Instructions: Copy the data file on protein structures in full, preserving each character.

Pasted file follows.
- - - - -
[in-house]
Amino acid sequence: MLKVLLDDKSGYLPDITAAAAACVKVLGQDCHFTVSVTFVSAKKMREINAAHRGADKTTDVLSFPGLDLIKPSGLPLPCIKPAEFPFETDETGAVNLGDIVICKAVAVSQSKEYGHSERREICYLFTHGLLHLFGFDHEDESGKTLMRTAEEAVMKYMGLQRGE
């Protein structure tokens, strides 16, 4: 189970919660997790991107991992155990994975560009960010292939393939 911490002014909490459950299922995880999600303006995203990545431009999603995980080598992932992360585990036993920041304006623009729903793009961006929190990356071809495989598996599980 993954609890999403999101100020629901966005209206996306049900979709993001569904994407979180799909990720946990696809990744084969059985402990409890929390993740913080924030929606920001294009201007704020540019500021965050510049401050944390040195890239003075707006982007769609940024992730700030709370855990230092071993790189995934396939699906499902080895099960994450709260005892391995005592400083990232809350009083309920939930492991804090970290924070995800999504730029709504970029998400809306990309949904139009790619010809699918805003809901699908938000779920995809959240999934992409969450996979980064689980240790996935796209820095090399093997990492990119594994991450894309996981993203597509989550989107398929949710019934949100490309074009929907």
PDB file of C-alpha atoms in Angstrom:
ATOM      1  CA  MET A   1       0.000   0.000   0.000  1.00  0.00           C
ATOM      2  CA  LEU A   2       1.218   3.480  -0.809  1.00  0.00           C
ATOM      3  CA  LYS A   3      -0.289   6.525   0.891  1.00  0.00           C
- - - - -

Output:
[in-house]
Amino acid sequence: MLKVLLDDKSGYLPDITAAAAACVKVLGQDCHFTVSVTFVSAKKMREINAAHRGADKTTDVLSFPGLDLIKPSGLPLPCIKPAEFPFETDETGAVNLGDIVICKAVAVSQSKEYGHSERREICYLFTHGLLHLFGFDHEDESGKTLMRTAEEAVMKYMGLQRGE
């Protein structure tokens, strides 16, 4: 189970919660997790991107991992155990994975560009960010292939393939 911490002014909490459950299922995880999600303006995203990545431009999603995980080598992932992360585990036993920041304006623009729903793009961006929190990356071809495989598996599980 993954609890999403999101100020629901966005209206996306049900979709993001569904994407979180799909990720946990696809990744084969059985402990409890929390993740913080924030929606920001294009201007704020540019500021965050510049401050944390040195890239003075707006982007769609940024992730700030709370855990230092071993790189995934396939699906499902080895099960994450709260005892391995005592400083990232809350009083309920939930492991804090970290924070995800999504730029709504970029998400809306990309949904139009790619010809699918805003809901699908938000779920995809959240999934992409969450996979980064689980240790996935796209820095090399093997990492990119594994991450894309996981993203597509989550989107398929949710019934949100490309074009929907």
PDB file of C-alpha atoms in Angstrom:
ATOM      1  CA  MET A   1       0.000   0.000   0.000  1.00  0.00           C
ATOM      2  CA  LEU A   2       1.218   3.480  -0.809  1.00  0.00           C
ATOM      3  CA  LYS A   3      -0.289   6.525   0.891  1.00  0.00           C